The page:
I then got in a cab and headed for the Denpasar General Hospital, which is the biggest hospital on the island. What I saw there will remain with me forever, it was totally out of control and made me realise how lucky I was. The place was like a scene from WW1 movie in a trench hospital. Dead people everywhere, people so burnt they were unrecognisable, people screaming, people getting CPR, and the worst part was that most of them were Australians aged between 20 – 30. I arrived there at 12.30 am, an hour after the blast. I rang East Timor and told then to get medical people there ASAP, they started planning a medical team to fly in from Dili. I don’t think any hospital in the world would have been ready for what happened, and Denpasar General certainly was not.

I then spent the next 4 – 5 hours looking for UN personnel, some were in different hospitals with burns and shrapnel wounds. They were discharged or about to be discharged. I made it back to the clinic where Mike and Anna were, Mike was flying on morphine by then. The UN started sending me faxes of lists of UN personnel which had to be accounted for. I could account for some from going to the hospitals, but there was still some 40 unaccounted for, and this was at 6am the next morning. Francisco was also with Mike so we set off to find these Portuguese and Brazilian soldier on motorbike. As the Sari and Paddy’s we basically in the middle of Kuta, the quickest way to get to these hotels was to get through the crowds of locals who were gathering around the site and walk through the site. Armed with my army ID we crossed through. The Indonesian police and army had already started getting the bodies out, which was now a row about 50 or 60 metres long. Some of them were covered, but it looked like they had run out of body bags hours ago, and then ran out of white sheets, so the badly burnt ones were lying in the sun.

After hours of bashing on hotel doors and walking around the hospitals looking at the injured and some dead, we were still one Portuguese paratrooper and one Brazilian soldier missing. They were both on the main dance floor at the Sari at the time of the blast. I believe there are in the morgue in the area with the unrecognisable bodies, however we are still hopeful that they may have been accidentally evacuated to Australia due to sloppy Indonesian paperwork, though very unlikely.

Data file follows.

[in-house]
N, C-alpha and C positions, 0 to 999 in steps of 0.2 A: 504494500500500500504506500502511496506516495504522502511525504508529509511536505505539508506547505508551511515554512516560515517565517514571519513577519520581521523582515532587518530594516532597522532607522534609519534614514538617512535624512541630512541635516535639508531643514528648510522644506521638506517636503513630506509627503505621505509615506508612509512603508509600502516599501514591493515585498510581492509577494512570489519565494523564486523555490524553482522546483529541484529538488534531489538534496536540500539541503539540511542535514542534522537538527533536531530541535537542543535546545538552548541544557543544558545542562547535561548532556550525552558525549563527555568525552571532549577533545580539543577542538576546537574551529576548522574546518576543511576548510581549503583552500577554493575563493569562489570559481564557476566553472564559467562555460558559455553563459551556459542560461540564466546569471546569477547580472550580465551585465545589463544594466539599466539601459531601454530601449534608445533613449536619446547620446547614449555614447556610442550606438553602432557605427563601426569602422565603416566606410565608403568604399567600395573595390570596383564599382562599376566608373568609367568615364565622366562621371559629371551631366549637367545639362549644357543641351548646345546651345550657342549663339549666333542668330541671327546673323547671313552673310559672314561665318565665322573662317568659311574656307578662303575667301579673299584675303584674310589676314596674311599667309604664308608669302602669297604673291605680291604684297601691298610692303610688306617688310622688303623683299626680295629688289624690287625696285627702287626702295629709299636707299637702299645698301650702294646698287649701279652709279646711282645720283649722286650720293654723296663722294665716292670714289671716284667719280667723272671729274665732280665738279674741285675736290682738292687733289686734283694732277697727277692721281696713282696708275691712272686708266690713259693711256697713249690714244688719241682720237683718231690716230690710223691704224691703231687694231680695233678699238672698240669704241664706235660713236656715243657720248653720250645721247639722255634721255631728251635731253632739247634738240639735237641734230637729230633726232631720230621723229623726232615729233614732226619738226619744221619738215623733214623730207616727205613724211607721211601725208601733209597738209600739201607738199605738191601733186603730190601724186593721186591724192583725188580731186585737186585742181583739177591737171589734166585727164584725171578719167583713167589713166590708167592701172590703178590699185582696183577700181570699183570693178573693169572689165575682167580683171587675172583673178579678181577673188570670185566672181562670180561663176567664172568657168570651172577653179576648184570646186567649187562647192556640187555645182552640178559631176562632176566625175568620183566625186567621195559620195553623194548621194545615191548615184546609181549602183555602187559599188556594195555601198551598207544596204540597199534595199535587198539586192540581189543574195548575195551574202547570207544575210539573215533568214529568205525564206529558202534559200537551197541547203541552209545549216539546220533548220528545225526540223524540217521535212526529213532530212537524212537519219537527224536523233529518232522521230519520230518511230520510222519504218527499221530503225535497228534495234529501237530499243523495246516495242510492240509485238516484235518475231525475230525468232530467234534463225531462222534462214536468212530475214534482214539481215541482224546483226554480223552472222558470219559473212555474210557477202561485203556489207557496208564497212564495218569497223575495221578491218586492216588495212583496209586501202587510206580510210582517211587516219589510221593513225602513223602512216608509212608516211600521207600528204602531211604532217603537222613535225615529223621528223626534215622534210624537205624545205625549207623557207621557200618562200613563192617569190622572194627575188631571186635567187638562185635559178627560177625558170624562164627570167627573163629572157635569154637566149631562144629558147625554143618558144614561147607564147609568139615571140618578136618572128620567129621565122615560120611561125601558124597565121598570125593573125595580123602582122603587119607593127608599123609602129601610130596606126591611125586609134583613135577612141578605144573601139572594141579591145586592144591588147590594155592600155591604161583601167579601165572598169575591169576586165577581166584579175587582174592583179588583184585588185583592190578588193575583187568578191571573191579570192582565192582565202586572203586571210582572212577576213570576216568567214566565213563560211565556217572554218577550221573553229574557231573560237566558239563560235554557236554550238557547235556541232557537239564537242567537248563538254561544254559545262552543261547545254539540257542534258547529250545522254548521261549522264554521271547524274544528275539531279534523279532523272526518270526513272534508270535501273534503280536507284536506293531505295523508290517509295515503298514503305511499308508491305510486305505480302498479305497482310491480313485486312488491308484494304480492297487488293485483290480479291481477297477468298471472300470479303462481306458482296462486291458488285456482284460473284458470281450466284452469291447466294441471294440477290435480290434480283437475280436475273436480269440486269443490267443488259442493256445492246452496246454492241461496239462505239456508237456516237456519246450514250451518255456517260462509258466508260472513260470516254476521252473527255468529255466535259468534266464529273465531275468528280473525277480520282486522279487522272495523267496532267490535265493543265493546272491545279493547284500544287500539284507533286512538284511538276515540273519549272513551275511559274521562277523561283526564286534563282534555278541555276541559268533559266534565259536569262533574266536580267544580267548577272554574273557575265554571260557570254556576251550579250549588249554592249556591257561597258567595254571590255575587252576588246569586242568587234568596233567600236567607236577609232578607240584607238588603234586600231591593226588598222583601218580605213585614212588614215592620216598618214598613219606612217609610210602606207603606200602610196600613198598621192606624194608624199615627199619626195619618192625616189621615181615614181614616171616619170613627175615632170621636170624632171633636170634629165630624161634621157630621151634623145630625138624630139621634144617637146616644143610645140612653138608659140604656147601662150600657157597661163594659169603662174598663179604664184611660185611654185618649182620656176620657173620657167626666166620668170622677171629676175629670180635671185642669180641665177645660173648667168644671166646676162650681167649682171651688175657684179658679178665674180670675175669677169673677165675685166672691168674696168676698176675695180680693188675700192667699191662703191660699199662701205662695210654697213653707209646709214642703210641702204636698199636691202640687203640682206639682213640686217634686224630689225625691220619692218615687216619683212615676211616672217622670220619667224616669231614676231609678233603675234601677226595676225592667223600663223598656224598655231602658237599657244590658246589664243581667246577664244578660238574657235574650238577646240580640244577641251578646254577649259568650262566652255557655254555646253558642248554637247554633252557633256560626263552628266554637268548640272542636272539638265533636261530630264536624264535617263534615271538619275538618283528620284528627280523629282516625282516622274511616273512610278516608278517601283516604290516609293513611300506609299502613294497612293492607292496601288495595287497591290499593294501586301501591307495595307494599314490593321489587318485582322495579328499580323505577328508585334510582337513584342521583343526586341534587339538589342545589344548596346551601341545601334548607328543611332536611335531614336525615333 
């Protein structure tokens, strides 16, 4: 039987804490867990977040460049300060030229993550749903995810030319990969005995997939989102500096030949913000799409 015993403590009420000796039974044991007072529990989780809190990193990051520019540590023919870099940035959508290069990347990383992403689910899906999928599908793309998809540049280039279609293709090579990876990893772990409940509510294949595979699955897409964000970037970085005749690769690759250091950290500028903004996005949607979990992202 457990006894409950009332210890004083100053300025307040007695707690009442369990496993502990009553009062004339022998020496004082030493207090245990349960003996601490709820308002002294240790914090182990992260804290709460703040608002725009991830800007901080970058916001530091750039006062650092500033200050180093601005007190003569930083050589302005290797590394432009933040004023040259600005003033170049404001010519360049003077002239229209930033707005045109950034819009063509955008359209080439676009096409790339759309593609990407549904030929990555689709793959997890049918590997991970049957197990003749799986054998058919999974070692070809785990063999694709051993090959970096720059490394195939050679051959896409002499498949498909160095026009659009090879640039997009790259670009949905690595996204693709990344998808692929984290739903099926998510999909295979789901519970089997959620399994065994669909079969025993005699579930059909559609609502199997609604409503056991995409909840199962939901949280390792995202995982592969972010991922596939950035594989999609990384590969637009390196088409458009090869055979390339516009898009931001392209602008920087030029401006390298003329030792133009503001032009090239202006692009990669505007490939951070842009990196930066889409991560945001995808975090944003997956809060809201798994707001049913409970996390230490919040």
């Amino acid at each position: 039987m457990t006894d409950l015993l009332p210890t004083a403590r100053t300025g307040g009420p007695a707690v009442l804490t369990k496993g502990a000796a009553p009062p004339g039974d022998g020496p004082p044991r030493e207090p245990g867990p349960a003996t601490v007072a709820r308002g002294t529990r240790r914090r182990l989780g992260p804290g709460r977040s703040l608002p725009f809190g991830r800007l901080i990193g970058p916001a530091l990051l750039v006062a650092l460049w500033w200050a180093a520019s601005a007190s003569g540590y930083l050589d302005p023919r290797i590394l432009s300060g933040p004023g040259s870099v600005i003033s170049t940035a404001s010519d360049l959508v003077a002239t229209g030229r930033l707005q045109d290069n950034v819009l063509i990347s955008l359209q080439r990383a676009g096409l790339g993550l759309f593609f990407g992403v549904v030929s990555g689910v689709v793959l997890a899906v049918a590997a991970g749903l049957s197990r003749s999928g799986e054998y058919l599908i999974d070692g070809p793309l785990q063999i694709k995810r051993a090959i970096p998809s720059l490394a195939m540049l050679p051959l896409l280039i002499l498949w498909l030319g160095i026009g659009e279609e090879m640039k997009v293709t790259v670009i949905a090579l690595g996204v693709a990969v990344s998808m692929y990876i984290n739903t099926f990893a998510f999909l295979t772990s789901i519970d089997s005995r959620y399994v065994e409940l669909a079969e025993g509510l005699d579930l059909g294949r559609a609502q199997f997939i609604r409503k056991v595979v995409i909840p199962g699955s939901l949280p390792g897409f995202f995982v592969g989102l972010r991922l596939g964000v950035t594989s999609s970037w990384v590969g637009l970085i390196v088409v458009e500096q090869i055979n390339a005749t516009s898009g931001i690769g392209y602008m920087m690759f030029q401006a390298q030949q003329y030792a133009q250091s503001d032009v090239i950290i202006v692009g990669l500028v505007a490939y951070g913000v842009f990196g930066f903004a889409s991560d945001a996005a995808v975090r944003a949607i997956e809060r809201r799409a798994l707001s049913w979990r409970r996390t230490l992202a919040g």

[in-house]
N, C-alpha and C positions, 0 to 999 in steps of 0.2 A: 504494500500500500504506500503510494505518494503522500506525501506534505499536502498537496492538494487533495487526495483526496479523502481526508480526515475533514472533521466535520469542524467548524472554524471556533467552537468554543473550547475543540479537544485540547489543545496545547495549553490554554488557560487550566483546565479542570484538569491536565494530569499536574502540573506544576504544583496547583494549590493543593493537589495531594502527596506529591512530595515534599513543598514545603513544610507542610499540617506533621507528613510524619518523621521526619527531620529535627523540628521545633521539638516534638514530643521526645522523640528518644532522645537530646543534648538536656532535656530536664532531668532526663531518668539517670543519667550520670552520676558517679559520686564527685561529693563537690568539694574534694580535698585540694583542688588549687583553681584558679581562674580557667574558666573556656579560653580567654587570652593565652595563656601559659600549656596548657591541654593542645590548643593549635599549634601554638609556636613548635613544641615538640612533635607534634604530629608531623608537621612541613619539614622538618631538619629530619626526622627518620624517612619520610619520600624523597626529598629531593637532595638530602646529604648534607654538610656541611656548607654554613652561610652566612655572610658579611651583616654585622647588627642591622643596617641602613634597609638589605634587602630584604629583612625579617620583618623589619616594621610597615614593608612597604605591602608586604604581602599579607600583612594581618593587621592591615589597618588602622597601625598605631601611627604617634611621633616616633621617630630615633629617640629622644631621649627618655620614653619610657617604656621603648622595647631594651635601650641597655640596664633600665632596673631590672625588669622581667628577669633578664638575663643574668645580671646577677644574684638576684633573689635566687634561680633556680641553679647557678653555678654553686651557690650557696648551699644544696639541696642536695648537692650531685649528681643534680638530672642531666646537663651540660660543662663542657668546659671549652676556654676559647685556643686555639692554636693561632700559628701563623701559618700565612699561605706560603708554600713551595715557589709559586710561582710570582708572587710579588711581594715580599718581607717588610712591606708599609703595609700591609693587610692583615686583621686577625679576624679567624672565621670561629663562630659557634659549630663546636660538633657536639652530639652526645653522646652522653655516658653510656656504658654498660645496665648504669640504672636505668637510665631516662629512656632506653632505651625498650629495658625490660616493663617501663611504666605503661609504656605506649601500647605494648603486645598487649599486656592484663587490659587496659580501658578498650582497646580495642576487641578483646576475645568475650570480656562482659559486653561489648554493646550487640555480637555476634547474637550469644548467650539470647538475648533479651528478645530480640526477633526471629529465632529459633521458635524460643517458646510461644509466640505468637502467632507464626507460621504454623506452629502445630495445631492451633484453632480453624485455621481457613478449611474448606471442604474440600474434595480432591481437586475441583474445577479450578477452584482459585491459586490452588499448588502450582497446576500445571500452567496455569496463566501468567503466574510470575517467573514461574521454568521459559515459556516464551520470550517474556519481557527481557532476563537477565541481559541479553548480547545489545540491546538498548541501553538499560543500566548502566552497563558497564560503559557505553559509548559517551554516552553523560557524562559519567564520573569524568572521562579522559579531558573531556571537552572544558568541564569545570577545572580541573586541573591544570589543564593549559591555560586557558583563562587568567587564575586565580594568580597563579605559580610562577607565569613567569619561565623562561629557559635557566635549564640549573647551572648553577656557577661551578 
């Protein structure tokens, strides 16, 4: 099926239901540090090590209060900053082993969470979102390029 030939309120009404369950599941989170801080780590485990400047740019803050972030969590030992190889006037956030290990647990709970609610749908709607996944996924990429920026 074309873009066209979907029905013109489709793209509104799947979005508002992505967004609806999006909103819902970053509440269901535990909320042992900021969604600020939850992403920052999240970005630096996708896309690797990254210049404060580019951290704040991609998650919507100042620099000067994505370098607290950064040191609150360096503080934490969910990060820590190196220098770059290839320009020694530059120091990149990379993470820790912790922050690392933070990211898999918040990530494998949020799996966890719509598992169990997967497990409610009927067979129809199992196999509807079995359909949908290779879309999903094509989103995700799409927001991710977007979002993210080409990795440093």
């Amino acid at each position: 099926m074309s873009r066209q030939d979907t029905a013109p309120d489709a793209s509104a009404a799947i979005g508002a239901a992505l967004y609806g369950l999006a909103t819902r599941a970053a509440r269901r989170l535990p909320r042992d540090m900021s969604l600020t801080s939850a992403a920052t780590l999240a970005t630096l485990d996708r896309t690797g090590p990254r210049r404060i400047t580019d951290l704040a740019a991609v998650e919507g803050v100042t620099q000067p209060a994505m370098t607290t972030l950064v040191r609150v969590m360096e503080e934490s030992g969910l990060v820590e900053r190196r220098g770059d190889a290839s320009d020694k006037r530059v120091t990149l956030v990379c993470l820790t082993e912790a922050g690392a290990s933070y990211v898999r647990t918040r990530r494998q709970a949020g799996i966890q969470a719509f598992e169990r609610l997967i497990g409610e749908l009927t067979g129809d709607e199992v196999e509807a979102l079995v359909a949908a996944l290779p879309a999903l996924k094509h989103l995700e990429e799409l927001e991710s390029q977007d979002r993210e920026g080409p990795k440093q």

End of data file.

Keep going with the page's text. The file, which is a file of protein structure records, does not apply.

I ended up getting 4 hours sleep between 2am and 6am Monday morning, to be woken up by a call from the UN saying that we were going to be evacuated back to Dili and I was coordinating the first flight and Francisco the second. The first flight was on Monday night, then second on Wednesday morning. I took most of the Portuguese and Brazilians with me, leaving a few behind to identify the bodies if needed. To date they still do not have a positive ID.

Funnily enough one of the harder things I had to do was get 40 of them onto the UN jet. Once they passed through the express immigration I had organised, they didn’t understand what proceed to Gate 9 meant. As a result they ended up getting drunk at the bars around the airport. The UN Air Ops guy told me the 2 hour delay had cost the UN $20K USD, I told him the lads had all had a hard night……

After hitting the deck in Dili I slept for about 20 hours and then I briefed and got I debriefed. Over the last two days I have just been chauffeured around to the General, my Colonel, the doctor, the psychs, the Federal Police, the Portuguese Commander……….

I go back and see the doc on Friday and will be heading back to my border post on Monday. I am fine and have not turned into a nut case or an alcoholic (well not anymore than the amount we were drinking in Bali leading up to the 12th!!).

One thing which I am very aware of when I watch the media coverage here is how lucky I am. I see a lot of familiar faces on the TV, particularly the football and rugby lads. I spoke with them all at the Denpasar Hospital. I was lucky to get out and so were my mates.